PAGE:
Sunday, October 5, 2008

Ahh…that Walkward Moment – October 4

Yes. You know what I’m talking about: You’re walking down the hall and you see somebody coming in the other direction. It’s either morning and you feel gross, or you hooked up with him freshman fall and never spoke again – either way, you don’t want to say hi. You avoid eye contact. So does he. Next thing you know – BUMP. And you two are walking into each other. Right. Because that doesn’t make things less awkward. Fuck. … … …Both of you side step right and the awkward situation is one second behind you. Reached your quota for the week.

The boat multiplies the effect of these situations.

1. Our hallways are not quite large enough for two people to pass without touching.
2. The boat will inevitably topple right as contact occurs, meaning that your innocent and accidental bump now consists of being thrown into a wall right on top of boy-that-you’ve-been-avoiding-since-that-one-night-in-Brazil-damn-should-not-have-drank-that-much-but-maybe-his-is-kinda-cute?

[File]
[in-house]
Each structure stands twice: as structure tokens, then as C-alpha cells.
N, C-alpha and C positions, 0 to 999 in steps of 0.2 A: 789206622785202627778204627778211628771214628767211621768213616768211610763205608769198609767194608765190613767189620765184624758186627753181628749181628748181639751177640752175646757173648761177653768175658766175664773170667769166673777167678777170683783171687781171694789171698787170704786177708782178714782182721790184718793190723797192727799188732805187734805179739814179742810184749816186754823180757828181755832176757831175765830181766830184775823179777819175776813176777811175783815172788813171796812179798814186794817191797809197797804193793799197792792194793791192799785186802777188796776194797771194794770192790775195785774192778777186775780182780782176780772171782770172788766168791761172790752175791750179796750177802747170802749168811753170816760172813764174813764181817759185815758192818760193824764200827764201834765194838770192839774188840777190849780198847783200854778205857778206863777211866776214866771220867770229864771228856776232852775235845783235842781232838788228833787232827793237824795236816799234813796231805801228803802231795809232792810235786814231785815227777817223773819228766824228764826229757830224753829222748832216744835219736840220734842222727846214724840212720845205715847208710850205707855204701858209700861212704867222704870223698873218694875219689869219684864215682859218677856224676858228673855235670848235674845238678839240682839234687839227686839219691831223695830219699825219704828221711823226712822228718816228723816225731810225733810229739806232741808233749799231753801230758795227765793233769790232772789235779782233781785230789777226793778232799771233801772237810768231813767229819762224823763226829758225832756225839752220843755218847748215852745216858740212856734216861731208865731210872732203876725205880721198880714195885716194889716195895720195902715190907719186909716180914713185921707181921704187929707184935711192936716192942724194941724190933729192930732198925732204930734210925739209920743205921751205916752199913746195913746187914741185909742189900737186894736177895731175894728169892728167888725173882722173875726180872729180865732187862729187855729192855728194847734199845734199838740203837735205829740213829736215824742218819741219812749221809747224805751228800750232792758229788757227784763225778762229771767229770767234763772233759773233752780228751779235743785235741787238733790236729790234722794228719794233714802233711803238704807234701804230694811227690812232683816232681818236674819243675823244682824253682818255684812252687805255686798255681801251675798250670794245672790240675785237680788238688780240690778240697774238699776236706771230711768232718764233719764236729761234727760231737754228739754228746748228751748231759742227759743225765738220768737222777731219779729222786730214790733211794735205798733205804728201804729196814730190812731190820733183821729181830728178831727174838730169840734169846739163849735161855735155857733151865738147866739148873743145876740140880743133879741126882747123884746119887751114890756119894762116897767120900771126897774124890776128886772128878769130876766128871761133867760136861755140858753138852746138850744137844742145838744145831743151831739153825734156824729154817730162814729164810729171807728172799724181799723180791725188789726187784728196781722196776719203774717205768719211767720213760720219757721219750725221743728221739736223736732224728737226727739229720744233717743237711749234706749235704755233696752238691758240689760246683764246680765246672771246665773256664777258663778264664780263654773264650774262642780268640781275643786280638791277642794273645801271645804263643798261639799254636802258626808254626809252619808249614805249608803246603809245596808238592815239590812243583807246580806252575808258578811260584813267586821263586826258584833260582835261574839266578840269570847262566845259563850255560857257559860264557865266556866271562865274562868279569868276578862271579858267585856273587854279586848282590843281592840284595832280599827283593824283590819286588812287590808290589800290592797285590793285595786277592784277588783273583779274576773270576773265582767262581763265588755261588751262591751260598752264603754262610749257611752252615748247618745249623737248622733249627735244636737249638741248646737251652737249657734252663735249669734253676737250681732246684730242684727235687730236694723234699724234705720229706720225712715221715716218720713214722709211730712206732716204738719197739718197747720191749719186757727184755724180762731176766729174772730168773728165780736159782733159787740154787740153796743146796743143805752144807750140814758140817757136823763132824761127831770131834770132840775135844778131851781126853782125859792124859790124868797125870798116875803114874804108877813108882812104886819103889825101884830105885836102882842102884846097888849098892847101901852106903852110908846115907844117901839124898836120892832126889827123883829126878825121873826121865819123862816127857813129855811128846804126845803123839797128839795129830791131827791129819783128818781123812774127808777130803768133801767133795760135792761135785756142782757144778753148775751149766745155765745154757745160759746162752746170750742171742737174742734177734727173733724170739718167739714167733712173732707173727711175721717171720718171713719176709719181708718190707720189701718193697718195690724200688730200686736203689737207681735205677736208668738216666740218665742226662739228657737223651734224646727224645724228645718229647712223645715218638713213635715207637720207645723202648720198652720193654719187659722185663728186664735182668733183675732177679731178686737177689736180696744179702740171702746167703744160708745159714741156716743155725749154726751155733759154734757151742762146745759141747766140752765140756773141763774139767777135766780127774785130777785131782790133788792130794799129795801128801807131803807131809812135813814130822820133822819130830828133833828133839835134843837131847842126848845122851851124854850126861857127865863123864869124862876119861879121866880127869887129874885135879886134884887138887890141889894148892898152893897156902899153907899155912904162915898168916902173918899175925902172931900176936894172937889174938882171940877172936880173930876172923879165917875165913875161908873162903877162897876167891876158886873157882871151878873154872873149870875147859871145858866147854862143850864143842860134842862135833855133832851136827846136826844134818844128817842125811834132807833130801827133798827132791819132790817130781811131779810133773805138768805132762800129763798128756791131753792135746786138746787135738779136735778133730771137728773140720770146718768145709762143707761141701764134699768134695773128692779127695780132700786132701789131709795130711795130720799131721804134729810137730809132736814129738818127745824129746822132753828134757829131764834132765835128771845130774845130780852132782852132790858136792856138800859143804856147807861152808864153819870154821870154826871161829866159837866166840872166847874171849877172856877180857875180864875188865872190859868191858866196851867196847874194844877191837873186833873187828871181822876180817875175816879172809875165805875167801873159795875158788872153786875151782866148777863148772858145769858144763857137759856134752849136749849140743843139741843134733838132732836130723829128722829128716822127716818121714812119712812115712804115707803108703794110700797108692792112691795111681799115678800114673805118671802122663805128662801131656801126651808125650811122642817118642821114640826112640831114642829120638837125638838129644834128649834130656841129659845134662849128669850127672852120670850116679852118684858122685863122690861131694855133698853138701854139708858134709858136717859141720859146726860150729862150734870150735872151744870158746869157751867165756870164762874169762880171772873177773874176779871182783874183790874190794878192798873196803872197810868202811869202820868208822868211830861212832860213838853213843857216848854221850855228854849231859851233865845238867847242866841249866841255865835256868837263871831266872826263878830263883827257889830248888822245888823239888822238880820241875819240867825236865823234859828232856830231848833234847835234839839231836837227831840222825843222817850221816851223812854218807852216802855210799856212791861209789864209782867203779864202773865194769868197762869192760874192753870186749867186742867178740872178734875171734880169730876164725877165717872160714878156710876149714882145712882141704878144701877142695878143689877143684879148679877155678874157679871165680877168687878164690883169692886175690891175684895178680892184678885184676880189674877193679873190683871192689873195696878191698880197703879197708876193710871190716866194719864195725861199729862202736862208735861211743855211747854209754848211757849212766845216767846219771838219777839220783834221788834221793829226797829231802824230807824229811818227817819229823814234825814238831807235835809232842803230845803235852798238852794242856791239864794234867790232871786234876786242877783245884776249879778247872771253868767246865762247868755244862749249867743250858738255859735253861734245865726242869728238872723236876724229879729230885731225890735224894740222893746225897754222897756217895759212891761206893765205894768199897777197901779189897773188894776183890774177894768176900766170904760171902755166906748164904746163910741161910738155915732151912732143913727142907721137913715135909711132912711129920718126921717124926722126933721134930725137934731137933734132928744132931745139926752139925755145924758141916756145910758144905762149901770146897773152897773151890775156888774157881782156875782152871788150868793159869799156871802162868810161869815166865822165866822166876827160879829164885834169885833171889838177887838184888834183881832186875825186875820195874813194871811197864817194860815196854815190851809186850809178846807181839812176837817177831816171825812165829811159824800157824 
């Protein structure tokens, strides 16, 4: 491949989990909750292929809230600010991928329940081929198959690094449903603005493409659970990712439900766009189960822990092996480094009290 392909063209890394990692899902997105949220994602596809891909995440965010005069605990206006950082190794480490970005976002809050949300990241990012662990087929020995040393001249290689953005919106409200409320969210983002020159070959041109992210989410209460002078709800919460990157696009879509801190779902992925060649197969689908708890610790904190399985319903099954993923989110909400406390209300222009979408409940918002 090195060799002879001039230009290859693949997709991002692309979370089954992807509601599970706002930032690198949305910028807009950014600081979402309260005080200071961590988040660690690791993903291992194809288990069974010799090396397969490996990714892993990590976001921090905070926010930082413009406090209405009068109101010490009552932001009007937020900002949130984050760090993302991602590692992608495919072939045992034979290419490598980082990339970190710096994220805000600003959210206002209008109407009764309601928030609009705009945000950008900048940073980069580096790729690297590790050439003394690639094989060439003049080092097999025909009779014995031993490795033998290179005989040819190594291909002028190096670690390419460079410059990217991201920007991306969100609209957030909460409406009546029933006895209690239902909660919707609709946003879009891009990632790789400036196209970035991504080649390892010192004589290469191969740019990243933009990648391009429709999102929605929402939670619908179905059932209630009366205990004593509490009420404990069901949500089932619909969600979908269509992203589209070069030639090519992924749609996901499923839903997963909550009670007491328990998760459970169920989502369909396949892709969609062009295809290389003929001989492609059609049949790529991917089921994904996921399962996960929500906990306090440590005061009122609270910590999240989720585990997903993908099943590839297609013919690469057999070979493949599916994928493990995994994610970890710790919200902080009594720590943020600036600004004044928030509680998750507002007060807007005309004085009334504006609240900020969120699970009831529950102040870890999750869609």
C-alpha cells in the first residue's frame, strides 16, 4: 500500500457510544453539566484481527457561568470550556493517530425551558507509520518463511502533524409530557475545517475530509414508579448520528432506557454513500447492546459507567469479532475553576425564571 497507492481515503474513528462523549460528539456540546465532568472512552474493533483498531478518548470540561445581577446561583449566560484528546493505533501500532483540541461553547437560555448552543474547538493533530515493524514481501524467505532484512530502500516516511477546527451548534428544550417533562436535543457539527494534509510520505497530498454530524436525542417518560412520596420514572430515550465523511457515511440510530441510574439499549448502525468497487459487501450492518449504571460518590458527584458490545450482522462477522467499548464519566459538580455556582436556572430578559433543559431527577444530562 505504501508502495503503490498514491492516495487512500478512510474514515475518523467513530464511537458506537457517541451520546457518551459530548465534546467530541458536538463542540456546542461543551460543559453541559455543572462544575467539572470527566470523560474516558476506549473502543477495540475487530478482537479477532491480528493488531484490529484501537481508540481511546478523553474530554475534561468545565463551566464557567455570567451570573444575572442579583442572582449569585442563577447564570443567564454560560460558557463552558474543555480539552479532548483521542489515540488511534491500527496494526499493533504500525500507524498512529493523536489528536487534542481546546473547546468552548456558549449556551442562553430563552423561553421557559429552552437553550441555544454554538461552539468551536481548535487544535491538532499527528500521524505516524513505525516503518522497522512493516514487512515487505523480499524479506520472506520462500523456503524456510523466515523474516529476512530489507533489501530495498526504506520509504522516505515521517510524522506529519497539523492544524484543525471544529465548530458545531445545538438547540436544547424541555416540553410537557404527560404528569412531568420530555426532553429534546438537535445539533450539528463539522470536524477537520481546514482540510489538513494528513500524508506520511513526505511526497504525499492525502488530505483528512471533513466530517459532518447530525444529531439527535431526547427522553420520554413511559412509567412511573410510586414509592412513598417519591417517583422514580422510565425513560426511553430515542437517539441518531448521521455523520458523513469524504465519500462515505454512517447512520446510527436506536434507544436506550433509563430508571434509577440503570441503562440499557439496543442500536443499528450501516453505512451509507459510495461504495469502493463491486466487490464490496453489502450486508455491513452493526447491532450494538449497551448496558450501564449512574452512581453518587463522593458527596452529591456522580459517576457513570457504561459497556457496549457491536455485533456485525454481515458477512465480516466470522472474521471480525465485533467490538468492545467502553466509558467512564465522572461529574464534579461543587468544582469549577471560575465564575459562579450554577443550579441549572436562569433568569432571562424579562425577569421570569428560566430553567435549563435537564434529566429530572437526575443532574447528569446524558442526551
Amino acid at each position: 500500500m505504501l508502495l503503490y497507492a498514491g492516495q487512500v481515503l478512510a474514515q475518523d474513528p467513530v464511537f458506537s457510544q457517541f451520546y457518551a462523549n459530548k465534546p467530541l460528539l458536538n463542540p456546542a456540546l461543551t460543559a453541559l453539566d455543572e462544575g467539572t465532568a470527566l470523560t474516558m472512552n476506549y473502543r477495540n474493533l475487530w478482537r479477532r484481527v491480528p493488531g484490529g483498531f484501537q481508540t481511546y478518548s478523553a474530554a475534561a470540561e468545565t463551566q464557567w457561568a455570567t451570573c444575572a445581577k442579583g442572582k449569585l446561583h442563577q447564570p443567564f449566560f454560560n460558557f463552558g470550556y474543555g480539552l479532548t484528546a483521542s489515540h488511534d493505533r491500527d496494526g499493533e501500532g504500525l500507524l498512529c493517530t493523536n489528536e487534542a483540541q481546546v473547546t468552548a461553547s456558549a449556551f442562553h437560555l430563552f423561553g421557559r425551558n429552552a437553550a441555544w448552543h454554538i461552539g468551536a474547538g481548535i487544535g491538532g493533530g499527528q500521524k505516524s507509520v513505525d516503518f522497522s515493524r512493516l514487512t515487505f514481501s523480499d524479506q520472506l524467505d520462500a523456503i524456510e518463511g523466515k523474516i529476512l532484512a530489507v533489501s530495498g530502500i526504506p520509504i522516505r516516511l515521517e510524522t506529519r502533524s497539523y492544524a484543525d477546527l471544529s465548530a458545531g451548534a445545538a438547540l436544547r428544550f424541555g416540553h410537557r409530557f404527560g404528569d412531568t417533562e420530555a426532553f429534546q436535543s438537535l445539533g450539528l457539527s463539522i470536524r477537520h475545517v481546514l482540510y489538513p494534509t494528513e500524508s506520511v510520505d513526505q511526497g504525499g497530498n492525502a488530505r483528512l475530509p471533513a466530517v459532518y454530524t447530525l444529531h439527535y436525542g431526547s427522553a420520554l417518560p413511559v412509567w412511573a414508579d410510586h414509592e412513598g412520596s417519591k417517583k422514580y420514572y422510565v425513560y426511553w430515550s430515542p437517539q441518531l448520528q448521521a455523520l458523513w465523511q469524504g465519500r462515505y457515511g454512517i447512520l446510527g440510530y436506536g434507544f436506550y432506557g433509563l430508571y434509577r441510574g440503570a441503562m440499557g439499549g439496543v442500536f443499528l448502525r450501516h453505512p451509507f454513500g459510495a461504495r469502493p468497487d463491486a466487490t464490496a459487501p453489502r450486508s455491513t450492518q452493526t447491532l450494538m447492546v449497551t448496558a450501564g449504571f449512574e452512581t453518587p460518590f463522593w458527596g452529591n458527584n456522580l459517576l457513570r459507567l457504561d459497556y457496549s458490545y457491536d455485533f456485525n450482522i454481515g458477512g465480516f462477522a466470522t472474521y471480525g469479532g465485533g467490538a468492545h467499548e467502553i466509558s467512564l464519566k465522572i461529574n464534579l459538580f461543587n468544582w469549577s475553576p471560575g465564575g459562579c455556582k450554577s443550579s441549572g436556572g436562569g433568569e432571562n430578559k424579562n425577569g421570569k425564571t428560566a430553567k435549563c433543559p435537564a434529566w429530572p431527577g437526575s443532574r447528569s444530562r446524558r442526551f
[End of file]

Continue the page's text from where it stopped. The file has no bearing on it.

3. People don’t inherently sidestep to the right. (Mom: that’s to the side of your keyboard with the delete key on it)

One and two should be self-explanatory. Number three, though, I can see how that requires some explanation. It was not something I had ever thought of before travelling so often. Our goal in each country (because I’m now such an experienced traveler) is to not look touristy. And because it is distinctly American to drive on the right side of the road (pun intended every single time), it is distinctly touristy to pass a person with left shoulders on the inside. Touristy to the point of a bridge in the Cape Town harbor needing to announce to tourists to please stay to the left in order to avoid pedestrian collisions.

So then what are we supposed to do on the boat? Do we return to our American default ways? Or do we continue our non-touristy, pass people on the left ways?

Solution: accidentally go left when he goes right, then fix it by stepping right as she steps left. Turn around, and run away.

Eli’s Age: 20
Eli’s Maturity Level ~ That of Ali Weinstock’s

1 comment:

William said...

Do you practice that maneuver in front of a mirror?